The exit polls, released on the night of March 7, were not number-prefect, but gave the right direction, especially for Uttar Pradesh and Punjab. Seasoned experts and journalists were at a loss to explain how the Bharatiya Janata Party (BJP) and the Aam Admi Party (AAP) managed the sweeps. If the agencies conducting the exit polls could get a fair picture of the trend, why could expert reporters not? These reporters have been covering polls for years, if not decades, and it is at the final hurdle that they always topple.
One can call out the failures of the BJP, led by Yogi Adityanath in Uttar Pradesh. One can cite the Covid deaths, of the hundreds of dead bodies in the Ganges and in the Yamuna, of deaths due to lack of oxygen, of the illegal shootouts and killings of criminals by security forces, of the Hathras rape and the cover up. But look at this: not only did the mother of the Hathras rape victim also lose in the polls, memories of worst days during the reign of Akhilesh Yadav may not have lingered. Akhilesh, too, waited till the last four months before venturing out of his air conditioned palace and into an air conditioned prachaar rath, but by then it was too late.
And to give due credit, Yogi did spend money and effort in development projects in Purvanchal, even though western UP was a neglected. He did provide a sense of security to the women, something that was completely missing during the time of Akhilesh or his father Mulayam Singh Yadav. On can gauge this disenchantment in the fact that 16% more votes were polled by women for the BJP. That is a big shift.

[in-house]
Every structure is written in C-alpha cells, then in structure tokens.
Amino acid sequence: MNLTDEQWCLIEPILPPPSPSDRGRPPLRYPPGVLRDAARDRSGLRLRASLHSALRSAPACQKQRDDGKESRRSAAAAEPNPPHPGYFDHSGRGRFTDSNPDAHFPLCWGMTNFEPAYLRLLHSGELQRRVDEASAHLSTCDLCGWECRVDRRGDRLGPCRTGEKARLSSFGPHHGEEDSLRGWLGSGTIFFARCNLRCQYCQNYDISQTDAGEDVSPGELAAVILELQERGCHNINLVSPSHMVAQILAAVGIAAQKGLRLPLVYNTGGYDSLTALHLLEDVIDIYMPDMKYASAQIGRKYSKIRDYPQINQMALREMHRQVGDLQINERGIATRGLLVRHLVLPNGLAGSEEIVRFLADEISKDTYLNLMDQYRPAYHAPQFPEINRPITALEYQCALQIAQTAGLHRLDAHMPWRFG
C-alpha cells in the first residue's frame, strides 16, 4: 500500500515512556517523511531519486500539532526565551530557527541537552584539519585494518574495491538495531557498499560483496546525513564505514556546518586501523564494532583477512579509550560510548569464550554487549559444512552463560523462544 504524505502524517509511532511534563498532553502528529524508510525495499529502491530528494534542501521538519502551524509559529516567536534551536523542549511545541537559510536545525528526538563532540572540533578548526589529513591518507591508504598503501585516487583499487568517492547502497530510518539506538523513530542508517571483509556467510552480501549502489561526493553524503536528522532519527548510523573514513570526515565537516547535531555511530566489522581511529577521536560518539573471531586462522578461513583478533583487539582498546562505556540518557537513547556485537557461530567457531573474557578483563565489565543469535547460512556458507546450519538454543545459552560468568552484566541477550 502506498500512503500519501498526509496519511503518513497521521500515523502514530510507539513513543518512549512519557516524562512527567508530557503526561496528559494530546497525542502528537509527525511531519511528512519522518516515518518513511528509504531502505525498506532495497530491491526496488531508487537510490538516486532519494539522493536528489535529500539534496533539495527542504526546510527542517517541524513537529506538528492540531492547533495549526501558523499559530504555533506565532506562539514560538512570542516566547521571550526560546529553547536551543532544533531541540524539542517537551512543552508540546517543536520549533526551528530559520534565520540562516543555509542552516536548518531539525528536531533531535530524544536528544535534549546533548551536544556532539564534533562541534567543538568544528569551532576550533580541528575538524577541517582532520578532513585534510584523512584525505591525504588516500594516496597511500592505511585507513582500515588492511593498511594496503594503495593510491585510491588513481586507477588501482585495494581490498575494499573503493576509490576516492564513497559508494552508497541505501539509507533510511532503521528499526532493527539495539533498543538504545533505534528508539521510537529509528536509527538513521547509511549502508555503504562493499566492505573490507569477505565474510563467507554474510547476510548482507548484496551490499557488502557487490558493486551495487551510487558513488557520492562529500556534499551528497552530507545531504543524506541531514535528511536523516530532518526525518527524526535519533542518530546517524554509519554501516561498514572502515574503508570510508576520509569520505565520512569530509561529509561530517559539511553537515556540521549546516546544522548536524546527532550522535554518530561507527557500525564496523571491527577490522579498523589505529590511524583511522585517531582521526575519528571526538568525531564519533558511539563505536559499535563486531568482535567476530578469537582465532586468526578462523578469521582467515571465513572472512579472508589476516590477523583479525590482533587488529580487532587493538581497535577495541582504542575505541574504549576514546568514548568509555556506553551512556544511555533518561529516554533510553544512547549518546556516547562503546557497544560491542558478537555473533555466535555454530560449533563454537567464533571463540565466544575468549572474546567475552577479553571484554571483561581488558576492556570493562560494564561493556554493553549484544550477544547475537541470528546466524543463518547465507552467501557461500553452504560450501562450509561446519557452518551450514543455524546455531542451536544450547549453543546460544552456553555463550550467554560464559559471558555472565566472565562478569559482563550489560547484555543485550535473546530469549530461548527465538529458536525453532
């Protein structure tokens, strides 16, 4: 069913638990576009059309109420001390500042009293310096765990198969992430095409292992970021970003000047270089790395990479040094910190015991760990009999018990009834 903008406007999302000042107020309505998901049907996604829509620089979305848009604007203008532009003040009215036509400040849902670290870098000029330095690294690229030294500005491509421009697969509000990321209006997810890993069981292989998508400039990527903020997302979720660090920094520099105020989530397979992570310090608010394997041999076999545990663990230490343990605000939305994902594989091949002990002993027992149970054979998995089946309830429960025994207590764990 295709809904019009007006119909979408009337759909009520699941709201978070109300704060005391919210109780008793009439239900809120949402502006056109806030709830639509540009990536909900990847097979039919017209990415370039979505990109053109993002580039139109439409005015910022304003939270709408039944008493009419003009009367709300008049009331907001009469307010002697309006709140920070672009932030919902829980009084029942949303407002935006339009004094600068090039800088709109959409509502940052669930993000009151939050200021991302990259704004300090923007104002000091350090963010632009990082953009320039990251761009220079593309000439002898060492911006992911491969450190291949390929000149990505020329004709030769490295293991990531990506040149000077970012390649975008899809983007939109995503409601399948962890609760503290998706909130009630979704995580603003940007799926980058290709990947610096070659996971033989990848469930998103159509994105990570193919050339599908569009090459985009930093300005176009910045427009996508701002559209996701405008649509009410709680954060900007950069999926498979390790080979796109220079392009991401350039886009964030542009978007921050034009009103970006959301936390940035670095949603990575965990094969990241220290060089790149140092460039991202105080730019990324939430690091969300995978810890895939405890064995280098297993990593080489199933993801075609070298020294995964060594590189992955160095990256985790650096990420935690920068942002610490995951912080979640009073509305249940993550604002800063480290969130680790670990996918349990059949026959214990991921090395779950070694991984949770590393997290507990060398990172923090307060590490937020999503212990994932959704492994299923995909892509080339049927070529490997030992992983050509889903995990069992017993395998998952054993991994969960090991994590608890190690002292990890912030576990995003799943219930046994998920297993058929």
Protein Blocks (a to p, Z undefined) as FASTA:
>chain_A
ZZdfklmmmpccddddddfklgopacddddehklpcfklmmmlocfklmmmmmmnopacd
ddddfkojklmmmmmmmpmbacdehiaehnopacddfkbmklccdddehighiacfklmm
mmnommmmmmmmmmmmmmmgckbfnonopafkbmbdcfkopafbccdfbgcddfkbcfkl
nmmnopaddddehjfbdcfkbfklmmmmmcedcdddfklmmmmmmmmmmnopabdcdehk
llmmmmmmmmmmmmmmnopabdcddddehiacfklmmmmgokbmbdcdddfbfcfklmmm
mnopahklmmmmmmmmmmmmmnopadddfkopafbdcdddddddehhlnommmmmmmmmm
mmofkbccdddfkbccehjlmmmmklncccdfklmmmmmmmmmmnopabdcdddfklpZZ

Also, even though the women centric prachaar of Priyanka Gandhi: ‘Ladki hoon, lad sakti hoon” and her promise of more women in administration could have gelled with the fairer sex, the overarching disenchantment with the Congress probably did her in. Also, it was inexplicable to the public why she herself did not stand for elections, or why the Congress did not present a Chief ministerial face.
The Congress leadership, it seems, is risk averse. It wants to appropriate all the gains and refuses to own up to any adverse effects of their own campaigns. This is not a sign of strength, not to the public.
The main issue
This, amid the BJP landslide in UP and the AAL landslide in Punjab, the main issue lies in the ineffectiveness of the Congress. The entire Congress setup is slowly being reduced to a regional party, and within a decade, it might exist only in history books and archives.
That is, if it does not undergo a complete overhaul, or throws out the raja-praja system of intra-party governance. Only two states remain with the party, Rajasthan and Chhatisgarh, and it ‘rules’ in alliance in Jharkhand and Maharashtra. The last two are in name only, with barely any say in the functioning of the government.
Rajasthan goes to the polls late next year and Chattisgarh selects a new government around the same time, November-December 2023. The way things are going, the last two Congress bastions may also disappear, with to the BJP or to another regional party.
In UP the Congress had won 388 seats in 1952, when the state was intact and had 430 seats. The numbers had kept fluctuating, mostly reducing, over the years, with 1985 having been the last decent polling for the party. That year it had won 269 of 425 seats. The recent numbers (see graphic) are as follows – 2002: 25; 2007: 22; 2012: 28; 2017: 7; 2022: 2.
In Punjab, the Congress numbers in recent years have been as follows – 2007: 44; 2012: 46; 2017: 77; 2022: 18.
Numbers, however, are just indicators. They do not tell the inside story of this 136-year-old Grand Old Party. The degeneration has happened through years of lack of attention to details, of how the state units have functioned, of how much resentment has grown among grassroots workers.
There have been allegations from local satraps that when they have even managed to get an appointment with Rahul Gandhi (and that seems to be a difficult task), the eternal Prince of the party, spent the entire time of the ‘interview’ playing with his dog instead. Rahul Gandhi has been missing in action on several occasions, with reports coming in of his Italy trips. These do not go down well with local leaders or the starving population of the country.